For my studies at HKU, my group observed the area Jardine’s Lookout. Working in groups is always an interesting experience, and even more so when you’re mixing them with different languages and cultures. I enjoy the process of meeting new people, and figuring out a way to make the group its most successful, and hopefully most enjoyable for each team member. There’s a need to quickly assess each others skill sets, and devise a team plan for the project, especially under short deadlines such as we had. Then next, it is set out tasks and get to work. One thing that I learned no matter your culture or background, is the importance of finding a connection with each-other. While academics, and work are important, at the heart of life is human interaction. I thoroughly enjoyed working with my teammates, even through the sometimes extremely long days and nights.
Our group consisted of myself, the dashing designer extraordinaire, Sherlock, the charismatic leader, and Susan, the one of a kind behind the scenes hard worker. We headed off to our site to understand it’s people, location, history, and overall and most importantly its story. What is this place now? What did it use to be, and where is it going? How do the people interact in this space? We observed, but knew that we would have to interact with the inhabitants as well. The area was very inactive, with the majority of people that were on the streets waiting at bus stops. An occasional dog walker, some housemaids, and lots of nice cars.
The area was named after the businessman William Jardine, who used the hillside to spot ships to get information on the world markets quickly. As time progressed the British used the hill to fight the Japanese, but ultimately got defeated. The site continues to be used for its views, but now mostly for pleasure. The area is occupied by very wealthy business people and celebrities, and is very closed off from the public. High walls surround the houses, and lack of public space keep outsiders from staying and enjoying the area. Space really defines this area. The hillside attracts a certain demographic of people that can afford the view, and keeps those out that can’t.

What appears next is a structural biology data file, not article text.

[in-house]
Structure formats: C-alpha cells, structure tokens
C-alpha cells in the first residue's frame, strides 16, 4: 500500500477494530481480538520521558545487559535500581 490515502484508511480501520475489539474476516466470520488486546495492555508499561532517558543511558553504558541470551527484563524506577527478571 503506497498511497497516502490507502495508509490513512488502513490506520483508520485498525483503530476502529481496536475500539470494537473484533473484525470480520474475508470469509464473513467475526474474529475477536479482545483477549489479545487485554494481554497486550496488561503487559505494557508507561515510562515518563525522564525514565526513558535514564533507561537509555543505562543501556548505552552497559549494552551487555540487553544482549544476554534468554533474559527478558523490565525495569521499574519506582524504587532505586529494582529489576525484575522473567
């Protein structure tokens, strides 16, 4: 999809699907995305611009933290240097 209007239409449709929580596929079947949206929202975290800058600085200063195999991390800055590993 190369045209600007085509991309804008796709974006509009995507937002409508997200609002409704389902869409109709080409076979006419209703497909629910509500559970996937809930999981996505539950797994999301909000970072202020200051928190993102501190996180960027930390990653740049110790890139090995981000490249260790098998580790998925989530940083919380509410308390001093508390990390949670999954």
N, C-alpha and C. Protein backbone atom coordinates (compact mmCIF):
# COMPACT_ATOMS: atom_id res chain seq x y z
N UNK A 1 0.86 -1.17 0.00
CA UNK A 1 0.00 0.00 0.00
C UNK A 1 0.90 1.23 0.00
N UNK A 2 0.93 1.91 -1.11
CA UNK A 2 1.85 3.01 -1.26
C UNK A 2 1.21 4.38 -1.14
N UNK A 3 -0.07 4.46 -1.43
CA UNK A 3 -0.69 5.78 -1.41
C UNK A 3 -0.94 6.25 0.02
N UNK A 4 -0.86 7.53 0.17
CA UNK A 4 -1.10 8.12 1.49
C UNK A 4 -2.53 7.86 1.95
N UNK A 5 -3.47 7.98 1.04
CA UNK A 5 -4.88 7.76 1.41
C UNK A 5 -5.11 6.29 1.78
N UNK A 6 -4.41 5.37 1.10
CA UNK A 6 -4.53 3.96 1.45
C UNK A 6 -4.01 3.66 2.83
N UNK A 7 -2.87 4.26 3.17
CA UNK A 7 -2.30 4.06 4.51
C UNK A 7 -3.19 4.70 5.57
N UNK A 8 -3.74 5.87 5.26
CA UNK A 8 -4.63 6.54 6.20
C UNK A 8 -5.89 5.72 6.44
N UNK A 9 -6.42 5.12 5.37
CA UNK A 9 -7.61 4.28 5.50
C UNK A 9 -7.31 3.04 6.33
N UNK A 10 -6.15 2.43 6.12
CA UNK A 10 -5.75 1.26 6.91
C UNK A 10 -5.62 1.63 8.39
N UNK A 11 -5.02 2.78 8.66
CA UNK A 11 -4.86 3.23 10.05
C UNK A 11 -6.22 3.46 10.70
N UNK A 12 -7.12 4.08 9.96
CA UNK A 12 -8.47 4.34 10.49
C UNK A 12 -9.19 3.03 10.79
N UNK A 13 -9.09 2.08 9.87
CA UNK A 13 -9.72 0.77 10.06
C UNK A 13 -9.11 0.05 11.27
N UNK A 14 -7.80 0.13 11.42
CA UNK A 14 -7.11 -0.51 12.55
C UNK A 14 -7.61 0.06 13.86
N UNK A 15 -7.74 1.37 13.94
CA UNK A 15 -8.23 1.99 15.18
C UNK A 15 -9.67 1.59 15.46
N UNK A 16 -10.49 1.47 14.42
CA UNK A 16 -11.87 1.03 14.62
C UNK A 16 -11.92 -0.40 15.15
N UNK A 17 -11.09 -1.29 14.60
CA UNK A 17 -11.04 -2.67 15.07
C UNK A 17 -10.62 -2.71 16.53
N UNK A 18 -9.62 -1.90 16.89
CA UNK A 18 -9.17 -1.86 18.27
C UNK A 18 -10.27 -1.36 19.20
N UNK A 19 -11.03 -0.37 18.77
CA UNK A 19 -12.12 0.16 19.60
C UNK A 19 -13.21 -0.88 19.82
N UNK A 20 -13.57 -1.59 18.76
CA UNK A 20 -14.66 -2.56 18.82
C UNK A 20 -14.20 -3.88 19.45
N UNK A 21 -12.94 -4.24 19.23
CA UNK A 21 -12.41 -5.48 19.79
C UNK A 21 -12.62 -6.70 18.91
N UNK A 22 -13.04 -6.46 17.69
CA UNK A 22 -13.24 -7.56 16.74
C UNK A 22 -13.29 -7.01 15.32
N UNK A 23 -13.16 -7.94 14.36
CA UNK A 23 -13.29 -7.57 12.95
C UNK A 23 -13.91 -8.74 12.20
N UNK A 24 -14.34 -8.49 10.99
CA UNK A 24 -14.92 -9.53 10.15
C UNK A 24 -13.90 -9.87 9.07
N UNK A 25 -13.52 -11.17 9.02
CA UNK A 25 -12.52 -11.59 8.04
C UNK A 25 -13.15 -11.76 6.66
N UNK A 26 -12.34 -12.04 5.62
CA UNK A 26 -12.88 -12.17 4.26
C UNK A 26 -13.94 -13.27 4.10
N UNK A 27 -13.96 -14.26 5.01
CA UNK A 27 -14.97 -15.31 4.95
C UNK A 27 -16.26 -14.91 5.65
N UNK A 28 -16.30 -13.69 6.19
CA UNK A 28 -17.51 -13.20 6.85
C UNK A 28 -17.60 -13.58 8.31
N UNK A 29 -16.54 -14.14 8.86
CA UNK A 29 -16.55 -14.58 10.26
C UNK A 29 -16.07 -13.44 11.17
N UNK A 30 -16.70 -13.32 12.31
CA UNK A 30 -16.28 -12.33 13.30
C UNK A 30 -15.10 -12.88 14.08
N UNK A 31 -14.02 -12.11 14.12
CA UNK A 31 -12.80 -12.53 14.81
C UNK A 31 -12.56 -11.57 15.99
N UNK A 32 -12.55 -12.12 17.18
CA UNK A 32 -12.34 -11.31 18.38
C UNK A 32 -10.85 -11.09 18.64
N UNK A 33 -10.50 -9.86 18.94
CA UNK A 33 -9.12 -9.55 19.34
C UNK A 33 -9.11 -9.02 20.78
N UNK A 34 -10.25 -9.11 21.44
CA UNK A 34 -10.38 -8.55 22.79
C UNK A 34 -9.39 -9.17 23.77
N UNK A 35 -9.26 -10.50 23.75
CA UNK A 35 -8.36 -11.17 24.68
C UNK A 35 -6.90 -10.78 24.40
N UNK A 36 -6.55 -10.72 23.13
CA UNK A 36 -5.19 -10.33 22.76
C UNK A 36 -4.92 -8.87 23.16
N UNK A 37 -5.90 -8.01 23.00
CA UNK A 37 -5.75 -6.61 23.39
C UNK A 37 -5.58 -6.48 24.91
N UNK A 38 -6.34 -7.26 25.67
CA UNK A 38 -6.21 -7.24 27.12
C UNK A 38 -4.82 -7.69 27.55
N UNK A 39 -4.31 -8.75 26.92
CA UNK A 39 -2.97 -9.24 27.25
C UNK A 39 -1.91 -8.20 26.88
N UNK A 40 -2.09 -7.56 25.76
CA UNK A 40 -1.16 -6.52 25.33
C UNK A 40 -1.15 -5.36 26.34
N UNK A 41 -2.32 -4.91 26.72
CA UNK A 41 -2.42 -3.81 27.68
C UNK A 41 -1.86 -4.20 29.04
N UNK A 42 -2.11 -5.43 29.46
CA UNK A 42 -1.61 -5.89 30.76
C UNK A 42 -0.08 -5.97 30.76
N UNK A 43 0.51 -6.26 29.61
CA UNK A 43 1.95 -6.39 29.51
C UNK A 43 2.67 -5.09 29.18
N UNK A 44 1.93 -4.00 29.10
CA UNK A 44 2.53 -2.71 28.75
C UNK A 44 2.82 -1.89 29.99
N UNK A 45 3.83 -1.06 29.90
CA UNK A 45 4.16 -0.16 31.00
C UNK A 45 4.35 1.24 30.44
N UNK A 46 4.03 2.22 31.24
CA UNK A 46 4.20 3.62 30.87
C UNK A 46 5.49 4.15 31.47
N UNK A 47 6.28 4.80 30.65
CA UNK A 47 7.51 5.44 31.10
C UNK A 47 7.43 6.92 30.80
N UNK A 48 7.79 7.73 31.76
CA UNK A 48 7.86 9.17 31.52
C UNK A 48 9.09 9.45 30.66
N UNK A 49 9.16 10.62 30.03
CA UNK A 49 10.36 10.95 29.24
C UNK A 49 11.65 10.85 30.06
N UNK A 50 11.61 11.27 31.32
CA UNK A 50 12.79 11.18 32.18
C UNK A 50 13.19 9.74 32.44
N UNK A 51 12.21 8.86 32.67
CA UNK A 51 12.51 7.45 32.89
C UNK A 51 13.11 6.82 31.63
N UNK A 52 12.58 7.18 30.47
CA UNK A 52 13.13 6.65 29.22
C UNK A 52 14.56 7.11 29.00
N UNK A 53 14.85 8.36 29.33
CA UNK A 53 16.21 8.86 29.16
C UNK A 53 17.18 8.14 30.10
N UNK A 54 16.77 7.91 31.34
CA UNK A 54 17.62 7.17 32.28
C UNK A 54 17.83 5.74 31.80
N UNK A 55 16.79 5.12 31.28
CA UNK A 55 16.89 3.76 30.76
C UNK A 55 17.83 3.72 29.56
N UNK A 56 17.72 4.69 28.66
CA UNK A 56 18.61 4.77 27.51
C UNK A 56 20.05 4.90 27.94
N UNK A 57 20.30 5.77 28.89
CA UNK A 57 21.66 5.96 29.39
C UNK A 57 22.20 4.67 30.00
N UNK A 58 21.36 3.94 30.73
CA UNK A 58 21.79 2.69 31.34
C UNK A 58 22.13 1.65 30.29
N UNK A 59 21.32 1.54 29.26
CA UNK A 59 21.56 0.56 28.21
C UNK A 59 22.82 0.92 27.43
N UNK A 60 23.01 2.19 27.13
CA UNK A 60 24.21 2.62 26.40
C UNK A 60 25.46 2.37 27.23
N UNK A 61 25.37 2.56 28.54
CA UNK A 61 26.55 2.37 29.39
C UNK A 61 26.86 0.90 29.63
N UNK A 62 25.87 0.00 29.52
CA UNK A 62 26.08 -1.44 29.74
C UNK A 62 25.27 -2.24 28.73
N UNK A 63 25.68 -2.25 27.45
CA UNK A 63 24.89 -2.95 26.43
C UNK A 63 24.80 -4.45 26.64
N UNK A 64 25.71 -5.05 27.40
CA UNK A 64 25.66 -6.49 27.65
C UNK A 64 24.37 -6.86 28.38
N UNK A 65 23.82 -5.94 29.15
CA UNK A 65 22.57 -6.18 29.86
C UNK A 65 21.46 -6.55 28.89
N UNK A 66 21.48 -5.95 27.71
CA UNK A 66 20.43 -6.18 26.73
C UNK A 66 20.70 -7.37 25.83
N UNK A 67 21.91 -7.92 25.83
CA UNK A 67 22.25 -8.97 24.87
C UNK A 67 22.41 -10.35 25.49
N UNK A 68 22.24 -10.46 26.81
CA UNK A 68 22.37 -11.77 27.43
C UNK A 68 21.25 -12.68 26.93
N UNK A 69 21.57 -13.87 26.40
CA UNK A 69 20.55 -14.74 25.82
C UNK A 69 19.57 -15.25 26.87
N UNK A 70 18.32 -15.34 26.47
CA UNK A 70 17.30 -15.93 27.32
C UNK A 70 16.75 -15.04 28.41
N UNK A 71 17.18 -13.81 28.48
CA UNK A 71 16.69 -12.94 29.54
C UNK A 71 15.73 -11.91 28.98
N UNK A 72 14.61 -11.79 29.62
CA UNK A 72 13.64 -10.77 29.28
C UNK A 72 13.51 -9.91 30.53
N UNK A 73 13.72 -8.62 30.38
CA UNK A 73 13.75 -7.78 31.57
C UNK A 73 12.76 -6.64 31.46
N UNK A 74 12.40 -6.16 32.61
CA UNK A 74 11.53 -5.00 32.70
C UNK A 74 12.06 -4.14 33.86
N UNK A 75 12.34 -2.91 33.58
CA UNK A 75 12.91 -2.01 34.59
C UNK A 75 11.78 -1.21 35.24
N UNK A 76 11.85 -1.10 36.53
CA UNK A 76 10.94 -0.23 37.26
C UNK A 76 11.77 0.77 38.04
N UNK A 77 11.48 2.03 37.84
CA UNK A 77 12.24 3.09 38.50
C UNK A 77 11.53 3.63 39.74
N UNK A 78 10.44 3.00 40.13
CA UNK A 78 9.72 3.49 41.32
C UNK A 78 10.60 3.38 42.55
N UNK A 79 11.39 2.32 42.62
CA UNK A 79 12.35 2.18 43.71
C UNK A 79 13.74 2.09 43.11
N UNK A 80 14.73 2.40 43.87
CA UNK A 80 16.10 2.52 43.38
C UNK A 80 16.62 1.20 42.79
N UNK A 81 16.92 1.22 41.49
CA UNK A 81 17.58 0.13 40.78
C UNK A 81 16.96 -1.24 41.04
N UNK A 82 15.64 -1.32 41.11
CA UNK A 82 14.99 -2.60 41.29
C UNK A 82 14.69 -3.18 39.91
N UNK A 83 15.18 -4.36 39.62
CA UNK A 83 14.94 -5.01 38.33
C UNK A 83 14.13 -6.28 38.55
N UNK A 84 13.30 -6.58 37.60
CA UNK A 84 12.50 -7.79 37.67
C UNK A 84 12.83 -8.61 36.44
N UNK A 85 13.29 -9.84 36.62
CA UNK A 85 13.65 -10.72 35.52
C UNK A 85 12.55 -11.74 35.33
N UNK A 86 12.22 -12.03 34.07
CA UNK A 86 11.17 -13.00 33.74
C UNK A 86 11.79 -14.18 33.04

For project one I was in charge of researching the history of our area, as well as creating a visual timeline showcasing how Jardine’s Lookout has changed over the years; taking lots of photos to highlight the area, its people, and the housing; creating and coloring 3D models for housing development; making graphics and maps of housing, and migration from other areas of HK to Jardine’s (these didn’t make the final cut); and a couple of graphs highlighting demographics, and income. On the second project I was the host and film editor. Both projects were very different, yet worked to inform one another. They both took a lot of hard work to make, and I’m very proud of what our team accomplished. Not only was our work great, but I think the class as whole really produced outstanding work.
Take a look below, and I hope you enjoy our work.
Finally looking back over the trip the biggest thing that I wish we had was more time. The experience was amazing, and we learned and explored so much. Things just felt a little time crunched as we packed everything together. There weren’t a lot of huge hurdles to cross per se, when making the transition to Hong Kong. It was just adapt and take in as much as possible. The food was amazing, as was the culture. The biggest transition was coming back to the states and trying to readjust to life here. The biggest thing I noticed about people in general is that we can adapt to any situation. So no matter the area you live in whether in the states or in Hong Kong and its many diverse communities, people will adapt and make a life there. That being said, life can always be improved through better created environments which is a large part of why we study what we do. Looking back to the studies and moving forward, I’ve taken away the insight of humans being able to adapt and create communities even where none existed before. As a designer it’s part of my responsibility to create better resources for people so that quality of life can be improved no matter where you live.